Do You Leave Home or Take it With You?
It was 2014 when my wife and I were selling our house. It wasn’t our plan, but things change.
We had just finished updating most of it: new roof, furnace, windows, carpet, flooring, kitchen, and bathrooms. It was a three-year effort that methodically moved from one project to the next as our budget allowed.
We planned to live the rest of our lives on that house, the place where we raised our kids and the setting of many happy memories.
So, why then we moved? The answer is simple: family. Our son and his wife live about an hour away. It was hard not to be closer to them; the pull was strong. Then our daughter and her husband, along with our grandson, moved, ending up a few miles from her brother. The draw was inescapable.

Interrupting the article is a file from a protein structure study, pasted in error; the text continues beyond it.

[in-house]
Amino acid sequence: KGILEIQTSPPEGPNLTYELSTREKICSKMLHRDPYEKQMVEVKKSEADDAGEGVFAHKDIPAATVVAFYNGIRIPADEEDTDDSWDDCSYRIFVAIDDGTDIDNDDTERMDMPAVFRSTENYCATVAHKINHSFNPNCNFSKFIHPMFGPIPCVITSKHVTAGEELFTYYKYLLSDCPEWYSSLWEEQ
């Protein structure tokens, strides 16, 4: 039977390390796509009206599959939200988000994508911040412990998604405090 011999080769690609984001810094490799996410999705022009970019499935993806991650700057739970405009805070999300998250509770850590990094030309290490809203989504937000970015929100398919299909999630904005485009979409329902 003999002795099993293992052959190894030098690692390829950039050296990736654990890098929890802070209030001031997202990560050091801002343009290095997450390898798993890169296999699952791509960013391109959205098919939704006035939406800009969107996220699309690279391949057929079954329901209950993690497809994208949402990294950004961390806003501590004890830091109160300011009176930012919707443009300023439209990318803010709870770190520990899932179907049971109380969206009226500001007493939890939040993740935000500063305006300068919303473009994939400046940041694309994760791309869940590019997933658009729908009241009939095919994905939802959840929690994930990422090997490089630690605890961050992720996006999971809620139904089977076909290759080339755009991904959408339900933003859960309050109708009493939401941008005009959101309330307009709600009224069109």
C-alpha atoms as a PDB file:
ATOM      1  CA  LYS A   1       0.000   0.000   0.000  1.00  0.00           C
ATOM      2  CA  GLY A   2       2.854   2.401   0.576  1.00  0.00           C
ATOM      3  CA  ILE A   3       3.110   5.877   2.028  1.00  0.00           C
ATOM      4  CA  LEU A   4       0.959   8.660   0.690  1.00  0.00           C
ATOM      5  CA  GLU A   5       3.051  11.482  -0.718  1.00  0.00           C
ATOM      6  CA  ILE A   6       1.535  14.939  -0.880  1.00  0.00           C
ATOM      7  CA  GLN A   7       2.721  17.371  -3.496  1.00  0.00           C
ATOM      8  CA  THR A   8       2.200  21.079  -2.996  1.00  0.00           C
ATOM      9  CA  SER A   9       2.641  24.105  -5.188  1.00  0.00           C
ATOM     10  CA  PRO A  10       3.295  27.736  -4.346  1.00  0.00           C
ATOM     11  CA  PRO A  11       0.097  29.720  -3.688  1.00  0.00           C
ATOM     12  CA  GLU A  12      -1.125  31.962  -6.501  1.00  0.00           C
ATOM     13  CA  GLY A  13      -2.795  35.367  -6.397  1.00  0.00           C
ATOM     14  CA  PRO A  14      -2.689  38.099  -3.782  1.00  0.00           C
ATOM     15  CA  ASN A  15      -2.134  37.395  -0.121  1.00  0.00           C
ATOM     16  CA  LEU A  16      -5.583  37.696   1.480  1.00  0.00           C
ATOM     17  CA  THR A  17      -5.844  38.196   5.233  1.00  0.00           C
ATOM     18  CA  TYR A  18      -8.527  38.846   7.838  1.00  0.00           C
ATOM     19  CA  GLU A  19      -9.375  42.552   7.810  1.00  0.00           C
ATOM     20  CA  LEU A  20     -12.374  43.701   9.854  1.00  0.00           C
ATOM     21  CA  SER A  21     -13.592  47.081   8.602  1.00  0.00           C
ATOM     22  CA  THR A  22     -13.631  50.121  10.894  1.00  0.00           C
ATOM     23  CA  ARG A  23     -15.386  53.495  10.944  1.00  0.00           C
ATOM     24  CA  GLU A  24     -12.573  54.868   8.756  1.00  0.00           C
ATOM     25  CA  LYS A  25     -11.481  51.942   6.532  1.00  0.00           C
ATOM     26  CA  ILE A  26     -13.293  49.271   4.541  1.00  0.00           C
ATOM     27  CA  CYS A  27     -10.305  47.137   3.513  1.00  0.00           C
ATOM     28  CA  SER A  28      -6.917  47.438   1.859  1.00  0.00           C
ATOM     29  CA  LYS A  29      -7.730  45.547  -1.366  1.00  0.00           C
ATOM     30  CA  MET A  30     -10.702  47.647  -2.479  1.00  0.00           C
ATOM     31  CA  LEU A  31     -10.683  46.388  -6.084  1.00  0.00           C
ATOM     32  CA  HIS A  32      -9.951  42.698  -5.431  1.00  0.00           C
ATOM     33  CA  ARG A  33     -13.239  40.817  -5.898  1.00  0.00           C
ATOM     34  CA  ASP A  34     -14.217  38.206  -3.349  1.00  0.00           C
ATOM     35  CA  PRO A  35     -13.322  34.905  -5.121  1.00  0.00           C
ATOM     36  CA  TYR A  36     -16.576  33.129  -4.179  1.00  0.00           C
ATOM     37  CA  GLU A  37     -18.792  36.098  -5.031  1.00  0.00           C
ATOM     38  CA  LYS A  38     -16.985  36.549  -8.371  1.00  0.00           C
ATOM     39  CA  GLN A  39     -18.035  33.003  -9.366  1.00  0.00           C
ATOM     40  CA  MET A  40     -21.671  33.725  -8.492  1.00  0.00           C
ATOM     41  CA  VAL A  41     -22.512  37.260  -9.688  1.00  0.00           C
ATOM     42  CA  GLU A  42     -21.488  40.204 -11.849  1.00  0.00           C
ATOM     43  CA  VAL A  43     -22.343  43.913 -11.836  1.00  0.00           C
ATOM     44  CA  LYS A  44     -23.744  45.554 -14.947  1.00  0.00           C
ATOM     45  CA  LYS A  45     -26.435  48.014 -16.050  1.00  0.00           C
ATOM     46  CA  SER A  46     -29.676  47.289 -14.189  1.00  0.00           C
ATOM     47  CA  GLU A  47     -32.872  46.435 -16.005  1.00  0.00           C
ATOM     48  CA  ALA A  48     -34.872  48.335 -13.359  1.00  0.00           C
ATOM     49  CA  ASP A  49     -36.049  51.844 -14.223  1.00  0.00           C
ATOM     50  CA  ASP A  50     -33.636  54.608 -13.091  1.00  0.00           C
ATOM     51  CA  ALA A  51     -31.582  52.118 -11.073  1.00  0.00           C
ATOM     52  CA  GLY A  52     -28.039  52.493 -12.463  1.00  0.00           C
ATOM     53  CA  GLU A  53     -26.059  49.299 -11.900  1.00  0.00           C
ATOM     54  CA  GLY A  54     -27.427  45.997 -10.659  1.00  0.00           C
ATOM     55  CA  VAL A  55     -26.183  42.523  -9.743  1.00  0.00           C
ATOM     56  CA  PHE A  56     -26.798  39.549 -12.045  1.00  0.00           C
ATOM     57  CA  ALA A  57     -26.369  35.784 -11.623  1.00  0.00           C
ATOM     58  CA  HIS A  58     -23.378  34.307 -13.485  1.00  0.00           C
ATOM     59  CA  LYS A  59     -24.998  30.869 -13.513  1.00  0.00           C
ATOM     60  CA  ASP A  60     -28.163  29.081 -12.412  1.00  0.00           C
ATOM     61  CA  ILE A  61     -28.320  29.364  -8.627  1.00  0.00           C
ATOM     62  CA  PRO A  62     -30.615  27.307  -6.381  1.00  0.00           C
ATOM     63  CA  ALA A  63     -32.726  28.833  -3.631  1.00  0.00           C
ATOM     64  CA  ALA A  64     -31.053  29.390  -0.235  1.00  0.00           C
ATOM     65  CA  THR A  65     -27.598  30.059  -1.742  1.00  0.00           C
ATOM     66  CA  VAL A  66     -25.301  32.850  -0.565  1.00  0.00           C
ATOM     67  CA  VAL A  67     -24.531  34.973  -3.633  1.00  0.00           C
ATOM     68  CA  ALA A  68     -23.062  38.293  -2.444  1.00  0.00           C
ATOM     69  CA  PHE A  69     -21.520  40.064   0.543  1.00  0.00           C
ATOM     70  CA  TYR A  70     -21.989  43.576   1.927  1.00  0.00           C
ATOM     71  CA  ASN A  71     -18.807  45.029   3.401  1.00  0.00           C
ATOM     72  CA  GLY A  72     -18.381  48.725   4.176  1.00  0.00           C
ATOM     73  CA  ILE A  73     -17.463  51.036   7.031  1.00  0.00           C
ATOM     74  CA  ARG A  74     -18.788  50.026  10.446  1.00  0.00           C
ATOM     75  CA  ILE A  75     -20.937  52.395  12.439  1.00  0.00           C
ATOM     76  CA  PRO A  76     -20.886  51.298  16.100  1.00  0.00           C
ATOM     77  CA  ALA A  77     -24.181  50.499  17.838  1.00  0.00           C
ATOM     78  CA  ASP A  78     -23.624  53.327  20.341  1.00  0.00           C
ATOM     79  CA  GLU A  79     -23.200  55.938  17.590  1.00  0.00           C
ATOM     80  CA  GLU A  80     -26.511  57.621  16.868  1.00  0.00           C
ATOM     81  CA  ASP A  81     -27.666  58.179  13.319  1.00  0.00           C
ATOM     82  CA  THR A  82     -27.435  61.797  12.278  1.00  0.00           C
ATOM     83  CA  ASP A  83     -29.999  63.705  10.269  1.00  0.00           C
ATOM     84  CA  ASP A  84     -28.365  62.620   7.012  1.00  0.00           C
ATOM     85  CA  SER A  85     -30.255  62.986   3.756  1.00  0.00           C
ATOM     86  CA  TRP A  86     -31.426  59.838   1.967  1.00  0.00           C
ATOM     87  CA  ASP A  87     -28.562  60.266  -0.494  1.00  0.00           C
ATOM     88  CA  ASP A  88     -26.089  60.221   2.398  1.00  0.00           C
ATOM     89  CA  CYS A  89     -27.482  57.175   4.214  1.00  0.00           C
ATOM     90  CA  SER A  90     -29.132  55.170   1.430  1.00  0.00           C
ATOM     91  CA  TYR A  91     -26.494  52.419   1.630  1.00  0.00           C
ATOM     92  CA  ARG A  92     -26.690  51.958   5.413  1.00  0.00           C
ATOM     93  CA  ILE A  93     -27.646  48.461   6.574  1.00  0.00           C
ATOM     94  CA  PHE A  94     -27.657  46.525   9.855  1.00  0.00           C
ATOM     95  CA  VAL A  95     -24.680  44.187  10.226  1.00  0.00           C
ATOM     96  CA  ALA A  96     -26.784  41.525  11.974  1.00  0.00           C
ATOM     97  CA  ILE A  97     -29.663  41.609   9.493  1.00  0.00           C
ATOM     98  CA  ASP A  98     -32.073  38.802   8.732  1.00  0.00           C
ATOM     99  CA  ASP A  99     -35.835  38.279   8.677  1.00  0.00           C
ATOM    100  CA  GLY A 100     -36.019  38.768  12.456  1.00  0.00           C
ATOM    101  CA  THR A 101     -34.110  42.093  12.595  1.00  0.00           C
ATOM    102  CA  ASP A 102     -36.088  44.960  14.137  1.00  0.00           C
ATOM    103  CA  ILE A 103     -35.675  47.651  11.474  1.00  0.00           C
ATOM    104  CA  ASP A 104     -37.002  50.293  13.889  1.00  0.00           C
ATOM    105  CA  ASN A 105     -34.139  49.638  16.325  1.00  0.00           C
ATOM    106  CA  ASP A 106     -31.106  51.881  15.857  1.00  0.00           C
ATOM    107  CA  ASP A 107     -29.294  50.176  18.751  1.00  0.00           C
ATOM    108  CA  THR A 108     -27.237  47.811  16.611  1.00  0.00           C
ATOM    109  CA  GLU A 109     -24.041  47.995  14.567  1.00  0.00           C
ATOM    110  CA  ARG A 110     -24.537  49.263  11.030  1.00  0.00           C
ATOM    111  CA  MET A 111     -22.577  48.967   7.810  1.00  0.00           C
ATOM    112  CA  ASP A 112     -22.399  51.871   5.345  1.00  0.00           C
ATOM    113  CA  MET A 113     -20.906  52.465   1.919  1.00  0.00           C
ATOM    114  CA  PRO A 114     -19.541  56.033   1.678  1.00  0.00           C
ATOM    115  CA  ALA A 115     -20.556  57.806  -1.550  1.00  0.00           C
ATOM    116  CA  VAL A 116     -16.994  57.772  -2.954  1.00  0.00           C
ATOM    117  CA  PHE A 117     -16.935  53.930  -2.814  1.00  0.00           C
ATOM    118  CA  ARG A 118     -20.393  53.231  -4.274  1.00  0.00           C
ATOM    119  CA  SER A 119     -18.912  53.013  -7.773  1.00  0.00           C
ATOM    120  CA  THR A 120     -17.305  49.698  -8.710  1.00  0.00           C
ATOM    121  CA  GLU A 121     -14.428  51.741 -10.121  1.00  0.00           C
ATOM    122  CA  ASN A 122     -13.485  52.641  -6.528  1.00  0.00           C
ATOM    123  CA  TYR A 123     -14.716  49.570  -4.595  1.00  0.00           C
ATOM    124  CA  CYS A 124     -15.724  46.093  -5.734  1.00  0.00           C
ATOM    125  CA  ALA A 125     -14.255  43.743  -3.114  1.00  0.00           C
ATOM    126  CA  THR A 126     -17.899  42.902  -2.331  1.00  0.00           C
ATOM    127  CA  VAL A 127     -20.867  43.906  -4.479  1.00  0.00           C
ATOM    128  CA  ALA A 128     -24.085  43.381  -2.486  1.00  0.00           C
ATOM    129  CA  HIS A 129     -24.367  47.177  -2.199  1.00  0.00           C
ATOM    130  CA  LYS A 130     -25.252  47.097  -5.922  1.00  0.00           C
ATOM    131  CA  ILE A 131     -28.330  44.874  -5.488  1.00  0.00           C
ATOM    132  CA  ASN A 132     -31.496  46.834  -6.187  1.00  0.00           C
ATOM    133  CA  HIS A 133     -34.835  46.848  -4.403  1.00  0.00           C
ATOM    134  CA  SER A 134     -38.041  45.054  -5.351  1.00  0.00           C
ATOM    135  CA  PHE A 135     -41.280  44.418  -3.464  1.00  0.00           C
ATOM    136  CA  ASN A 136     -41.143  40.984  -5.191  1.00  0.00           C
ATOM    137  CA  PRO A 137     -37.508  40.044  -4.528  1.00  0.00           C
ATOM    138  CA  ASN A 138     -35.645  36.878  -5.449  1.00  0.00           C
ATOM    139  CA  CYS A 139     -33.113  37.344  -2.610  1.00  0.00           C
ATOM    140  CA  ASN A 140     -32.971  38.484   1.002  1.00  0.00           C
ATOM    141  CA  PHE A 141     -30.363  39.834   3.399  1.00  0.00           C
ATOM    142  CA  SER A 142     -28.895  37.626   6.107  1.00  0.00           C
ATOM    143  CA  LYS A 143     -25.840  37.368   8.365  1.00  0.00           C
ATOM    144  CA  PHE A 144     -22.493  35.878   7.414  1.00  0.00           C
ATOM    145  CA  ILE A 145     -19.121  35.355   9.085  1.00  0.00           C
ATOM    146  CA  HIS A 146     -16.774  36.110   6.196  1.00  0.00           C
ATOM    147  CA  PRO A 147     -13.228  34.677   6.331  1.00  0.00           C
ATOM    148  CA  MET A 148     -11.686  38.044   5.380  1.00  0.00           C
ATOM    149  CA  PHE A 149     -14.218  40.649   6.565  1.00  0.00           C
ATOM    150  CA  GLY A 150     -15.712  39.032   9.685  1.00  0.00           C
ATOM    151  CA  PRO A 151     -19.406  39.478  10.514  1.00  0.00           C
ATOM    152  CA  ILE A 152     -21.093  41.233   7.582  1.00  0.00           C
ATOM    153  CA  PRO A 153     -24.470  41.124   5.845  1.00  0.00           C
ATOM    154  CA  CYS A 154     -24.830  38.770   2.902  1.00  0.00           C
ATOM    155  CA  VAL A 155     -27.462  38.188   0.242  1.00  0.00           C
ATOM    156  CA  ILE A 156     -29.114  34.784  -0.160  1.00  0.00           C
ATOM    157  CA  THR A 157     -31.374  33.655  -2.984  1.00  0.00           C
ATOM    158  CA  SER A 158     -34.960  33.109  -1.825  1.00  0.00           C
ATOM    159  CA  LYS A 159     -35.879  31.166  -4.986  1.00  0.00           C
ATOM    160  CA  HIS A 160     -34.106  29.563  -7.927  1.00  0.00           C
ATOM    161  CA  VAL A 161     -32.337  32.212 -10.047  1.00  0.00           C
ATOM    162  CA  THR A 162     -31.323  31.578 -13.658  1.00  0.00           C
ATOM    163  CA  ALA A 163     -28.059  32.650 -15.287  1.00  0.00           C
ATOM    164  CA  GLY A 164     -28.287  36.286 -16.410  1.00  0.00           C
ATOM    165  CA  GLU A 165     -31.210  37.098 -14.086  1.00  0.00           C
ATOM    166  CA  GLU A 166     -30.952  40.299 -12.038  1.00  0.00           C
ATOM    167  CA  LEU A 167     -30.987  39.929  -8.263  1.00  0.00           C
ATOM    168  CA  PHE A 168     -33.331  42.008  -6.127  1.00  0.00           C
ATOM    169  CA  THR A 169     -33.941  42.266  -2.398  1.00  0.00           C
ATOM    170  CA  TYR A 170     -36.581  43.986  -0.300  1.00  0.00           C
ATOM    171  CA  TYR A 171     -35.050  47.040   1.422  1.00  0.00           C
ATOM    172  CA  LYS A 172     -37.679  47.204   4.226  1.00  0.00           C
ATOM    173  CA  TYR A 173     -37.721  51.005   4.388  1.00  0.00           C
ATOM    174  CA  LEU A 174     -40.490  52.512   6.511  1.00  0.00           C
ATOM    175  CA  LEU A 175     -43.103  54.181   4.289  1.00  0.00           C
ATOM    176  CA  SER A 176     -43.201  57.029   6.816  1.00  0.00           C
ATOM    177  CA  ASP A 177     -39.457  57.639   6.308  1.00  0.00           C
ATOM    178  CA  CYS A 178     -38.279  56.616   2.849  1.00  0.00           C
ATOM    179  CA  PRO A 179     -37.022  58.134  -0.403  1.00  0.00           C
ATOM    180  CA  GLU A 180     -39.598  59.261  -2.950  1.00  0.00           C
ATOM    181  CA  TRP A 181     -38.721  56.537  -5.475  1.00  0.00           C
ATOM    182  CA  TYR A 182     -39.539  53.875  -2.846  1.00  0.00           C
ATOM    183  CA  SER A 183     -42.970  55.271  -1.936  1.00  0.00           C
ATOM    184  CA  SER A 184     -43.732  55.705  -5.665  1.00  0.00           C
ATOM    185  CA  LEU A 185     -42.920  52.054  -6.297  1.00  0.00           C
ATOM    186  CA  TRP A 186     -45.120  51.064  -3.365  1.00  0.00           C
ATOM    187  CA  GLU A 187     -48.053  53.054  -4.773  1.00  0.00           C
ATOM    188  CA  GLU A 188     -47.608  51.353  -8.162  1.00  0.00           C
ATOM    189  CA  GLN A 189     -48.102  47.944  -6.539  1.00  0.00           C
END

My wife and I discussed that. Then we asked what our kids thought. They liked the idea, but one instituted a ten-mile buffer, but then reduced it to five, which eventually disappeared.
Our daughter-in-law liked the idea of us living next door, where their kids could walk to grandpa and grandma.
She grew up with that and so did I. Alas, we would not be that close, but we would be within seven miles of each of our kids’ homes.
Now, as we were planning and packing, I recall the things that happened there: the happy times, the struggles we overcame, the celebrations, the milestones, and the friends who visited. But these memories do not reside in this house, they live in our minds.
The house stayed, but our home moved along with us.
Do you like this post? Want to read more? Check out Peter’s book, Bridging the Sacred-Secular Divide: Discovering the Spirituality of Every Day Life, available wherever books are sold.
Peter DeHaan writes about biblical Christianity to confront status quo religion and live a life that matters. He seeks a fresh approach to following Jesus through the lens of Scripture, without the baggage of made-up traditions and meaningless practices.